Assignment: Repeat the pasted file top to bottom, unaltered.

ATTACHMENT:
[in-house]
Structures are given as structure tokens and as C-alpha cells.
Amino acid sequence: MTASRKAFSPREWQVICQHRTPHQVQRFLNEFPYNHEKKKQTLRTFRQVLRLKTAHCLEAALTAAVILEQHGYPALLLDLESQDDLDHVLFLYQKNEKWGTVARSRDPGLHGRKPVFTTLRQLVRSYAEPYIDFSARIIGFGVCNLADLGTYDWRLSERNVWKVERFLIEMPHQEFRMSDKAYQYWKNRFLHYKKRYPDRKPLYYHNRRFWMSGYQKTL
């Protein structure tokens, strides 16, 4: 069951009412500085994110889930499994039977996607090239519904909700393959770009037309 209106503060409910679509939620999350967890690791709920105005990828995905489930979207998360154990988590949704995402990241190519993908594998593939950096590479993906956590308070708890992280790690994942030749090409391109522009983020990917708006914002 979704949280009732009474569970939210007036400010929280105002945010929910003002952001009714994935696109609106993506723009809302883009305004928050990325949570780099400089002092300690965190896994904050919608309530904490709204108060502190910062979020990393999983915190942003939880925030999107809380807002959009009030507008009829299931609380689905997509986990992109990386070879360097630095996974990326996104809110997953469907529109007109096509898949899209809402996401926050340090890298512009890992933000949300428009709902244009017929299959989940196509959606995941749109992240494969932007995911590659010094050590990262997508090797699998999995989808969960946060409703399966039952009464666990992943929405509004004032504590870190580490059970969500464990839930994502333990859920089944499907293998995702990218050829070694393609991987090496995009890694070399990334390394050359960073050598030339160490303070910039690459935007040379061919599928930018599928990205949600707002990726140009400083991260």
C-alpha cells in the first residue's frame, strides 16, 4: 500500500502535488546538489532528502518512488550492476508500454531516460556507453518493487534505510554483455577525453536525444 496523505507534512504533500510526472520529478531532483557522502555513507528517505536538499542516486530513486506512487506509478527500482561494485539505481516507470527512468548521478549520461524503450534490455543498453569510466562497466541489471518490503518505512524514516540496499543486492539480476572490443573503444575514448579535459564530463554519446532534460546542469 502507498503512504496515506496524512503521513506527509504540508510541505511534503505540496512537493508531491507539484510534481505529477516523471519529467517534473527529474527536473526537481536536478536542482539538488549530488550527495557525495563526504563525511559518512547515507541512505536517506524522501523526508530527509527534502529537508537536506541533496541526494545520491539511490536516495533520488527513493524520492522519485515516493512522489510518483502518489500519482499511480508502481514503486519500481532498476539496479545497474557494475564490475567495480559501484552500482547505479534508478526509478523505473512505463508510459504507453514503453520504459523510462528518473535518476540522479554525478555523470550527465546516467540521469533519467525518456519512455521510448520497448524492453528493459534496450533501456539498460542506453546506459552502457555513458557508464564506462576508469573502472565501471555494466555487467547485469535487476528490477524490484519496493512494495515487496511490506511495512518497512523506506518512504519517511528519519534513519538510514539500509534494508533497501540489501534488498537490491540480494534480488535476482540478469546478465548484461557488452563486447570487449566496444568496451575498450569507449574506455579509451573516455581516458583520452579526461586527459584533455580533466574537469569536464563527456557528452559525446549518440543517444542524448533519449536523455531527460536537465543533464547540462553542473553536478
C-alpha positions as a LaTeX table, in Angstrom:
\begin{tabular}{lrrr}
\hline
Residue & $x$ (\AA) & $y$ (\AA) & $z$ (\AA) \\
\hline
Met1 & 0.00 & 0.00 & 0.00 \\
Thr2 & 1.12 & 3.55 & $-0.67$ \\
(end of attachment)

[in-house]
Structures are given as structure tokens and as C-alpha cells.
Amino acid sequence: MTASRKAFSPREWQVICQHRTPHQVQRFLNEFPYNHEKKKQTLRTFRQVLRLKTAHCLEAALTAAVILEQHGYPALLLDLESQDDLDHVLFLYQKNEKWGTVARSRDPGLHGRKPVFTTLRQLVRSYAEPYIDFSARIIGFGVCNLADLGTYDWRLSERNVWKVERFLIEMPHQEFRMSDKAYQYWKNRFLHYKKRYPDRKPLYYHNRRFWMSGYQKTL
């Protein structure tokens, strides 16, 4: 069951009412500085994110889930499994039977996607090239519904909700393959770009037309 209106503060409910679509939620999350967890690791709920105005990828995905489930979207998360154990988590949704995402990241190519993908594998593939950096590479993906956590308070708890992280790690994942030749090409391109522009983020990917708006914002 979704949280009732009474569970939210007036400010929280105002945010929910003002952001009714994935696109609106993506723009809302883009305004928050990325949570780099400089002092300690965190896994904050919608309530904490709204108060502190910062979020990393999983915190942003939880925030999107809380807002959009009030507008009829299931609380689905997509986990992109990386070879360097630095996974990326996104809110997953469907529109007109096509898949899209809402996401926050340090890298512009890992933000949300428009709902244009017929299959989940196509959606995941749109992240494969932007995911590659010094050590990262997508090797699998999995989808969960946060409703399966039952009464666990992943929405509004004032504590870190580490059970969500464990839930994502333990859920089944499907293998995702990218050829070694393609991987090496995009890694070399990334390394050359960073050598030339160490303070910039690459935007040379061919599928930018599928990205949600707002990726140009400083991260």
C-alpha cells in the first residue's frame, strides 16, 4: 500500500502535488546538489532528502518512488550492476508500454531516460556507453518493487534505510554483455577525453536525444 496523505507534512504533500510526472520529478531532483557522502555513507528517505536538499542516486530513486506512487506509478527500482561494485539505481516507470527512468548521478549520461524503450534490455543498453569510466562497466541489471518490503518505512524514516540496499543486492539480476572490443573503444575514448579535459564530463554519446532534460546542469 502507498503512504496515506496524512503521513506527509504540508510541505511534503505540496512537493508531491507539484510534481505529477516523471519529467517534473527529474527536473526537481536536478536542482539538488549530488550527495557525495563526504563525511559518512547515507541512505536517506524522501523526508530527509527534502529537508537536506541533496541526494545520491539511490536516495533520488527513493524520492522519485515516493512522489510518483502518489500519482499511480508502481514503486519500481532498476539496479545497474557494475564490475567495480559501484552500482547505479534508478526509478523505473512505463508510459504507453514503453520504459523510462528518473535518476540522479554525478555523470550527465546516467540521469533519467525518456519512455521510448520497448524492453528493459534496450533501456539498460542506453546506459552502457555513458557508464564506462576508469573502472565501471555494466555487467547485469535487476528490477524490484519496493512494495515487496511490506511495512518497512523506506518512504519517511528519519534513519538510514539500509534494508533497501540489501534488498537490491540480494534480488535476482540478469546478465548484461557488452563486447570487449566496444568496451575498450569507449574506455579509451573516455581516458583520452579526461586527459584533455580533466574537469569536464563527456557528452559525446549518440543517444542524448533519449536523455531527460536537465543533464547540462553542473553536478
C-alpha positions as a LaTeX table, in Angstrom:
\begin{tabular}{lrrr}
\hline
Residue & $x$ (\AA) & $y$ (\AA) & $z$ (\AA) \\
\hline
Met1 & 0.00 & 0.00 & 0.00 \\
Thr2 & 1.12 & 3.55 & $-0.67$ \\